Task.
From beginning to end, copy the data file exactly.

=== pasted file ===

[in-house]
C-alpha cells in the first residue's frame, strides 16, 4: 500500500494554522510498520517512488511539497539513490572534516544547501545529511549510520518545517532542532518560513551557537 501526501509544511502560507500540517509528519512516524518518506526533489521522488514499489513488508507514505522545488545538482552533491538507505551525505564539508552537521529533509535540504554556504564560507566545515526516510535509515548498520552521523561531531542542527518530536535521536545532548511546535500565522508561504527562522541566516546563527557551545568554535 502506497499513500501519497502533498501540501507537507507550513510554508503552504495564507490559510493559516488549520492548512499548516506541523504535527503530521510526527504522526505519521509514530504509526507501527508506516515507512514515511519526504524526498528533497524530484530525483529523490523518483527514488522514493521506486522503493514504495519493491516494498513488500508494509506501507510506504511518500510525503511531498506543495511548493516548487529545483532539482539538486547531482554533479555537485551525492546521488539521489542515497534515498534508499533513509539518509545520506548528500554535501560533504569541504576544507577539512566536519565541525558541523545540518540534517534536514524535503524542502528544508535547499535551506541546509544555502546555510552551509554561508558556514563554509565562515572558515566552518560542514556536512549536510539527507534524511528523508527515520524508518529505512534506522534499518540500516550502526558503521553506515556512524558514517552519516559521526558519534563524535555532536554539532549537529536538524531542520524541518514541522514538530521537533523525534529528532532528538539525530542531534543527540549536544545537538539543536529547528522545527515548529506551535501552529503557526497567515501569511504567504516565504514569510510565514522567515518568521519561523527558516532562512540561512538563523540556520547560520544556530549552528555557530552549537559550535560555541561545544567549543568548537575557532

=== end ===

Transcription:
[in-house]
C-alpha cells in the first residue's frame, strides 16, 4: 500500500494554522510498520517512488511539497539513490572534516544547501545529511549510520518545517532542532518560513551557537 501526501509544511502560507500540517509528519512516524518518506526533489521522488514499489513488508507514505522545488545538482552533491538507505551525505564539508552537521529533509535540504554556504564560507566545515526516510535509515548498520552521523561531531542542527518530536535521536545532548511546535500565522508561504527562522541566516546563527557551545568554535 502506497499513500501519497502533498501540501507537507507550513510554508503552504495564507490559510493559516488549520492548512499548516506541523504535527503530521510526527504522526505519521509514530504509526507501527508506516515507512514515511519526504524526498528533497524530484530525483529523490523518483527514488522514493521506486522503493514504495519493491516494498513488500508494509506501507510506504511518500510525503511531498506543495511548493516548487529545483532539482539538486547531482554533479555537485551525492546521488539521489542515497534515498534508499533513509539518509545520506548528500554535501560533504569541504576544507577539512566536519565541525558541523545540518540534517534536514524535503524542502528544508535547499535551506541546509544555502546555510552551509554561508558556514563554509565562515572558515566552518560542514556536512549536510539527507534524511528523508527515520524508518529505512534506522534499518540500516550502526558503521553506515556512524558514517552519516559521526558519534563524535555532536554539532549537529536538524531542520524541518514541522514538530521537533523525534529528532532528538539525530542531534543527540549536544545537538539543536529547528522545527515548529506551535501552529503557526497567515501569511504567504516565504514569510510565514522567515518568521519561523527558516532562512540561512538563523540556520547560520544556530549552528555557530552549537559550535560555541561545544567549543568548537575557532